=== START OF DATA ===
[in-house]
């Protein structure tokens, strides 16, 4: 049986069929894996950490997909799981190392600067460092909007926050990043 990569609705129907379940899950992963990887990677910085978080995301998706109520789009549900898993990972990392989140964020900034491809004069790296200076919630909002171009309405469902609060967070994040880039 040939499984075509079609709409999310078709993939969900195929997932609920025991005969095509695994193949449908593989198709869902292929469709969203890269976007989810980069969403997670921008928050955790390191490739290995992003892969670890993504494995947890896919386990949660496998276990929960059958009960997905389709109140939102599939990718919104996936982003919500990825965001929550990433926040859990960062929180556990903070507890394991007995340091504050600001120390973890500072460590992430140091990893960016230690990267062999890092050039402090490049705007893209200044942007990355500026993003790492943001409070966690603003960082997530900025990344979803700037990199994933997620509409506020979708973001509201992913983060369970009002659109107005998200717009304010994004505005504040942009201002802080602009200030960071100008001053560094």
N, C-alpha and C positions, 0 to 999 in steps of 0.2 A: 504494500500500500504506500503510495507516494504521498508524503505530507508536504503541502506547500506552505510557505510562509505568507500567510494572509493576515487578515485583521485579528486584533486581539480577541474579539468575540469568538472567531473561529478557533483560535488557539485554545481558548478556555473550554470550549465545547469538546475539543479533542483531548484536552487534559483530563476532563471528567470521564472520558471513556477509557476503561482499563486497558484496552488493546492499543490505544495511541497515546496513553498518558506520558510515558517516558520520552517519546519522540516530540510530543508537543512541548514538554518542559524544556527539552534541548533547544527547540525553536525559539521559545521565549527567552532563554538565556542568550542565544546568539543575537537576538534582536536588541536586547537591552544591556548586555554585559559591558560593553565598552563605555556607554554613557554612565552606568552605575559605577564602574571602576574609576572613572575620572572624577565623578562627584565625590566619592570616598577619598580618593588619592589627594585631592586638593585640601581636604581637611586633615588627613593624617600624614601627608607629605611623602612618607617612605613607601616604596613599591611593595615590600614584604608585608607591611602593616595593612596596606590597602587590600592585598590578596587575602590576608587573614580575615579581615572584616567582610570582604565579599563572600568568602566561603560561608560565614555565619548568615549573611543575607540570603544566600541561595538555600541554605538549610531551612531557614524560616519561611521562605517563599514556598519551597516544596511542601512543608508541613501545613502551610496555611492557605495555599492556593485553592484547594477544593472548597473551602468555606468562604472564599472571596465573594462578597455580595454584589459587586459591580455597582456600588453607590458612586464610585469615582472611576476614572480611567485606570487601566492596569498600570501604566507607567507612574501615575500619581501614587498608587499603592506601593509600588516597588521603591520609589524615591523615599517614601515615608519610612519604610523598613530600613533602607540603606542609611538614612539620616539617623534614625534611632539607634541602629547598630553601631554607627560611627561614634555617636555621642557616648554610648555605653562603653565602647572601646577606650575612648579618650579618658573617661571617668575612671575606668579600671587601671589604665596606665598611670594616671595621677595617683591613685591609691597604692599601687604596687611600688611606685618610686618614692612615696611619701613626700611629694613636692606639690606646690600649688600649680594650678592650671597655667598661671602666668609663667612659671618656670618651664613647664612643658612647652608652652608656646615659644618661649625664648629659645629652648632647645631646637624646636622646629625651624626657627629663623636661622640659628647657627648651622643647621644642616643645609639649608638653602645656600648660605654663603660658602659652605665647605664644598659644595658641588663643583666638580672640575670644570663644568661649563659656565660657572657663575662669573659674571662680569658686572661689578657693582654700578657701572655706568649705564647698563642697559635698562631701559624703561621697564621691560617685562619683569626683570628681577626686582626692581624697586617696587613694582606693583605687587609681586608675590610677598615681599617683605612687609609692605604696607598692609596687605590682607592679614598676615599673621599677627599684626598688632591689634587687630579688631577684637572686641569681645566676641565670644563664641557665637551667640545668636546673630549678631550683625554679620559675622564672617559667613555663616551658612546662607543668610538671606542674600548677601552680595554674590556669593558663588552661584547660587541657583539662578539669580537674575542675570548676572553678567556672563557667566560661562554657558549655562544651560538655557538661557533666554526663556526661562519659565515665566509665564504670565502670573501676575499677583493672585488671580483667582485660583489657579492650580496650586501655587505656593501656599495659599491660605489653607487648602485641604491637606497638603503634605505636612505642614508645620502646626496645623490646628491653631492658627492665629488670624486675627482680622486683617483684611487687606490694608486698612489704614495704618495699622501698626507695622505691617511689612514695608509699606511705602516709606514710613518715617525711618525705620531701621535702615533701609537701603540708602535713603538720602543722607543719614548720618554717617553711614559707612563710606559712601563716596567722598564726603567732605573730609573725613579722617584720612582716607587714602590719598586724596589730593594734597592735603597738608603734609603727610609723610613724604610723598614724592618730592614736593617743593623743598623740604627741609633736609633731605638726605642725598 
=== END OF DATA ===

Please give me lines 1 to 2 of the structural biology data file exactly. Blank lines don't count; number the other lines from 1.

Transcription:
[in-house]
């Protein structure tokens, strides 16, 4: 049986069929894996950490997909799981190392600067460092909007926050990043 990569609705129907379940899950992963990887990677910085978080995301998706109520789009549900898993990972990392989140964020900034491809004069790296200076919630909002171009309405469902609060967070994040880039 040939499984075509079609709409999310078709993939969900195929997932609920025991005969095509695994193949449908593989198709869902292929469709969203890269976007989810980069969403997670921008928050955790390191490739290995992003892969670890993504494995947890896919386990949660496998276990929960059958009960997905389709109140939102599939990718919104996936982003919500990825965001929550990433926040859990960062929180556990903070507890394991007995340091504050600001120390973890500072460590992430140091990893960016230690990267062999890092050039402090490049705007893209200044942007990355500026993003790492943001409070966690603003960082997530900025990344979803700037990199994933997620509409506020979708973001509201992913983060369970009002659109107005998200717009304010994004505005504040942009201002802080602009200030960071100008001053560094």